Patent application title: DATA PATTERN MATCHING TO REDUCE NUMBER OF WRITE OPERATIONS TO IMPROVE FLASH LIFE
Harsha Priya N V (Bangalore, IN)
IPC8 Class: AG06N502FI
Class name: Knowledge representation and reasoning technique ruled-based reasoning system having specific pattern matching or control technique
Publication date: 2008-11-20
Patent application number: 20080288436
A processing engine examines data to determine whether the received data
is a sector filled with zero value data that may be mapped to a physical
storage location already filled with zero value data. If the management
software does not find the received data to be just zeros, the data is
compared with stored patterns that are mapped to compressed encodings
that correspond to the received data. The management software learns new
data patterns and creates compressed encodings for future use. In a read
mode the management software reverses the process to provide data stored
in the memory device.
1. A non-volatile memory to execute a data management process,
comprising:a processing engine to receive data at terminals of the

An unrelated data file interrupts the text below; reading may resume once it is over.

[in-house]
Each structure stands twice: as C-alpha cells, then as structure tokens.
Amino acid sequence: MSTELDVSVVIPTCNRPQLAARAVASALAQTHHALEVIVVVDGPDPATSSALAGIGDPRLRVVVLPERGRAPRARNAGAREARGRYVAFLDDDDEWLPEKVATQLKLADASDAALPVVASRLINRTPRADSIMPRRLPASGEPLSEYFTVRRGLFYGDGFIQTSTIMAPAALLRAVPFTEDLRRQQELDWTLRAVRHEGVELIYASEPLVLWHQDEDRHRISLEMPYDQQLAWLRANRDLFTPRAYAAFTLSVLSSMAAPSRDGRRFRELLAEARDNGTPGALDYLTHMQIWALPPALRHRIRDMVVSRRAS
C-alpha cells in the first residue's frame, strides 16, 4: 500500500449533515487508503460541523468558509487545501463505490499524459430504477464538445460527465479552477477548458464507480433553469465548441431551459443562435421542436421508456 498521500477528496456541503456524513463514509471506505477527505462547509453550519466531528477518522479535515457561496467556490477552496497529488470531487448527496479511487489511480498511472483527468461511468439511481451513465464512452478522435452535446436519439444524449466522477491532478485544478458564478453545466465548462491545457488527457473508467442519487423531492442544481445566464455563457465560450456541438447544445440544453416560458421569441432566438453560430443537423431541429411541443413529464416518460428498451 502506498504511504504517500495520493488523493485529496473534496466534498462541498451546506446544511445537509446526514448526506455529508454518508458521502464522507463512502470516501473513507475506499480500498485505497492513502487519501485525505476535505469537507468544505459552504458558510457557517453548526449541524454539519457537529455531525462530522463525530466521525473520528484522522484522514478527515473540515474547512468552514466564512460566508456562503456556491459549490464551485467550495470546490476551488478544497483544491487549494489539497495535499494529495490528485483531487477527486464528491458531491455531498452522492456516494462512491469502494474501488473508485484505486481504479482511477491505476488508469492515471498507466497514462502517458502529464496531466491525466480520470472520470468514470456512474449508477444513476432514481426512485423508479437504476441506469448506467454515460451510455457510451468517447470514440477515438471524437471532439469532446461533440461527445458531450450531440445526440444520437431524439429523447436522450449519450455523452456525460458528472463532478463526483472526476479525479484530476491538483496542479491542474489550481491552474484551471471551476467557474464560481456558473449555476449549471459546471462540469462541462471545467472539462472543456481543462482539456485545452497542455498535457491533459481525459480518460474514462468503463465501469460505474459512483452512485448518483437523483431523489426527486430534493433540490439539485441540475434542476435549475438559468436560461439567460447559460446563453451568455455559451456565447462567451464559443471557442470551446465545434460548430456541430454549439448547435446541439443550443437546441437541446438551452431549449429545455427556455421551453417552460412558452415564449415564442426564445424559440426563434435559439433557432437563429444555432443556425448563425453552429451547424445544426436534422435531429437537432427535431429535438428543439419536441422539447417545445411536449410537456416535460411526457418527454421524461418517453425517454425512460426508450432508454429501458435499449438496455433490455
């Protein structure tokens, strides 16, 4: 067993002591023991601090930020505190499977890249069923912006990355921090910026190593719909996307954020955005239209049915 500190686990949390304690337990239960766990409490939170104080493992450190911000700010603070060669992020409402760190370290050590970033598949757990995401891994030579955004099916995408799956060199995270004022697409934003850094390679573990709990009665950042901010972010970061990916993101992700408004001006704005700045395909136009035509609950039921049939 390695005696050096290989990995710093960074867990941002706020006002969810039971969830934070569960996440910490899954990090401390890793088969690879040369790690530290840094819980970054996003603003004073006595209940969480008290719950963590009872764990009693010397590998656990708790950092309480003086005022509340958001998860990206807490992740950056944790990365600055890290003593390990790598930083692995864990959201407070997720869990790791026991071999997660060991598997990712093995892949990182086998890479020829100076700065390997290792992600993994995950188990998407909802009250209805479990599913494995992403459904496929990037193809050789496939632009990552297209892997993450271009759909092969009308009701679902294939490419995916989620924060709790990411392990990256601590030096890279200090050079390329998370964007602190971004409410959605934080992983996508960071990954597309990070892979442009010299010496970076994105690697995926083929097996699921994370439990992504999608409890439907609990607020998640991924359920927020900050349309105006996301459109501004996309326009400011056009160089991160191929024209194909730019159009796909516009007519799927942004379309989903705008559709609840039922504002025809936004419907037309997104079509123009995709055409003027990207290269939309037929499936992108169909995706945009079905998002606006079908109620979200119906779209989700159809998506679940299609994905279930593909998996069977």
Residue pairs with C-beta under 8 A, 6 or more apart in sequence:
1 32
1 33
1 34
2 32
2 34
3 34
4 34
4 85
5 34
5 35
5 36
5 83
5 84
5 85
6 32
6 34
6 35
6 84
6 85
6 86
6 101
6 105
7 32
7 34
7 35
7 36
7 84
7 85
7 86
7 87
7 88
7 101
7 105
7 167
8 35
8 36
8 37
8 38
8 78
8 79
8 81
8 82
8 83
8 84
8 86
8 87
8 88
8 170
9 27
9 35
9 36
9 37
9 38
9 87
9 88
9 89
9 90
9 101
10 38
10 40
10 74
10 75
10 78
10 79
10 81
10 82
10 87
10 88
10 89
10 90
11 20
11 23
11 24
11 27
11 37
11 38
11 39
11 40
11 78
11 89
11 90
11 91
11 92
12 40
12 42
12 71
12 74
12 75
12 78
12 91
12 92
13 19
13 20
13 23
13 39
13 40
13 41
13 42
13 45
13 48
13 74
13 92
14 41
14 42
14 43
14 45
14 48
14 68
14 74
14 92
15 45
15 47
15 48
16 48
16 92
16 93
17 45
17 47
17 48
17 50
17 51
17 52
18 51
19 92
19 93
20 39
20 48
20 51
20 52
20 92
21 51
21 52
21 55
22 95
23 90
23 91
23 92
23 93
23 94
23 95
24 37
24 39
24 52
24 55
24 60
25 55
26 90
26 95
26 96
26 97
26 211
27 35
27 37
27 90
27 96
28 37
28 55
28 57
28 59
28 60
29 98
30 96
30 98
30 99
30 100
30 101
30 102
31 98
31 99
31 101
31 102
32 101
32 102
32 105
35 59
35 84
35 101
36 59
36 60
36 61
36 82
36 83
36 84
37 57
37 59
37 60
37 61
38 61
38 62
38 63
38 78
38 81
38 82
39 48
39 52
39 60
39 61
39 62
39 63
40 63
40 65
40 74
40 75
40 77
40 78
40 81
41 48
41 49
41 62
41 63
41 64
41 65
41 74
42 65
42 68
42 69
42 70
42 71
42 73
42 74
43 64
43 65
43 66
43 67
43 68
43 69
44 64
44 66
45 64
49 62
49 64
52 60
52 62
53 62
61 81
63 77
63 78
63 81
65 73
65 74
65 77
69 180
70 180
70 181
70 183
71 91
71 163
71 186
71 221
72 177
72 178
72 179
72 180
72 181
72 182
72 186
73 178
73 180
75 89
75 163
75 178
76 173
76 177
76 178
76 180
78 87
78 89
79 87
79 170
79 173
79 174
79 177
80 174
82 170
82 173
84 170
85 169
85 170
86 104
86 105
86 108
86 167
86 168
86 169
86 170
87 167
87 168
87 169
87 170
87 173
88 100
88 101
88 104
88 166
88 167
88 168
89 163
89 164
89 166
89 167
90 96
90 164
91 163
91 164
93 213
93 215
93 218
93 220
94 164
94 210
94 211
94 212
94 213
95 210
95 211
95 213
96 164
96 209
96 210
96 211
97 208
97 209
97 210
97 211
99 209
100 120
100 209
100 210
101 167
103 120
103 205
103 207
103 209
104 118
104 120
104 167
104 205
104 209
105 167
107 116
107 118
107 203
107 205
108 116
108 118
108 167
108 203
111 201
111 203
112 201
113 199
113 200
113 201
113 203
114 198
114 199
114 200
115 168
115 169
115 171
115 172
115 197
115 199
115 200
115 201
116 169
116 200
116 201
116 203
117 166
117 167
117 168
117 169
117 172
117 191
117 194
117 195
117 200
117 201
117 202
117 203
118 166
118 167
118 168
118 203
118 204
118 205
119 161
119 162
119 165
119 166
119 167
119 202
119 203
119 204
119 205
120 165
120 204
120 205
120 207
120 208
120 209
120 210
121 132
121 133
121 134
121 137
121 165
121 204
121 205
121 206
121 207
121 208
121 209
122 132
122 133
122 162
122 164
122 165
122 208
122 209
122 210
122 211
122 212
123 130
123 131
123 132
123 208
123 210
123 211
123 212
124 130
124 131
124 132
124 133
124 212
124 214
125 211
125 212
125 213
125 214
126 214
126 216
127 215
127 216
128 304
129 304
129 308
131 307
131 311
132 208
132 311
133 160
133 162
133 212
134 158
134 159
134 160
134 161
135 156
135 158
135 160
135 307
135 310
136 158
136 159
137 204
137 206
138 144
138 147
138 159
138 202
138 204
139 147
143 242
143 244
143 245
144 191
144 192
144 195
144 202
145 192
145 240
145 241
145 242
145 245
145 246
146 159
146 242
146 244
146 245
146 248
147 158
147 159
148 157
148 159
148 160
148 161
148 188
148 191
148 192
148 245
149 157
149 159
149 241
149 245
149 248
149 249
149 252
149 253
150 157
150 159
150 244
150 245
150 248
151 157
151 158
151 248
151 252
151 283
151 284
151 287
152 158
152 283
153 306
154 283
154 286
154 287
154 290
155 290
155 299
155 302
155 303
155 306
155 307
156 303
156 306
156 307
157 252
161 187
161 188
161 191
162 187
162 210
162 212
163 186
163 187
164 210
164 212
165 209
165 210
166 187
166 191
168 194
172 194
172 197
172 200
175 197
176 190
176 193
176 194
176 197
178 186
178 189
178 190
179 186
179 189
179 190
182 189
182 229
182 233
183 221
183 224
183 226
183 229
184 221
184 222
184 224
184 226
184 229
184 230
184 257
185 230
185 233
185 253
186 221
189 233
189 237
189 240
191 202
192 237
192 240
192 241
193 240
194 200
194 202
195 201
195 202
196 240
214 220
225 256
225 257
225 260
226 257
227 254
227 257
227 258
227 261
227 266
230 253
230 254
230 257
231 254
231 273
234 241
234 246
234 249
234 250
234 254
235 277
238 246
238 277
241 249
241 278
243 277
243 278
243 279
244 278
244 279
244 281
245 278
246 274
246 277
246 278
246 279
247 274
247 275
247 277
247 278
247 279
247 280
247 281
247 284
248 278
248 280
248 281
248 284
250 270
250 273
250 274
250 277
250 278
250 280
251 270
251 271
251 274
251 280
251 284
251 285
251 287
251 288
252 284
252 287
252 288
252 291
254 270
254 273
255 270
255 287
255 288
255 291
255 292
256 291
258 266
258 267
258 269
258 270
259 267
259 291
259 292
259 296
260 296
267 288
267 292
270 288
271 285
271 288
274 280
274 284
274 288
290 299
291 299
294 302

non-volatile memory that is analyzed to determine whether the received
data fills a sector with zero value data that is mapped to a physical
storage location already filled with zero value data.
2. The non-volatile memory of claim 1 wherein a translation table accessible to the processing engine maps same data patterns to a same physical storage location.
3. The non-volatile memory of claim 1 wherein the processing engine includes comparison circuitry to determine if the received data is a pattern that matches one of previously stored patterns.
4. The non-volatile memory of claim 1 wherein the non-volatile memory includes a compression block to provide a substitution pattern for repetitive data patterns written to the memory.
5. A memory device having a translation table, comprising:a processing engine to perform data pattern recognition to match received data with stored patterns and use the translation table to map a recognized pattern to a substitute compressed encoding.
6. The memory device of claim 5 wherein the translation table maps same data patterns to a same physical storage location.
7. The memory device of claim 5 wherein the processing engine analyzes received data to determine a zero filled sector and use the translation table to map to a physical space previously stored as a zero filled sector.
8. The memory device of claim 5 wherein the processing engine analyzes the received data to learn and store new patterns for use as substitutions by the translation table.
9. The memory device of claim 5 wherein the processing engine performs data pattern recognition for a single bit per cell (SBC).
10. The memory device of claim 5 wherein the processing engine performs data pattern recognition for a multi-level cell (MLC) Flash technology.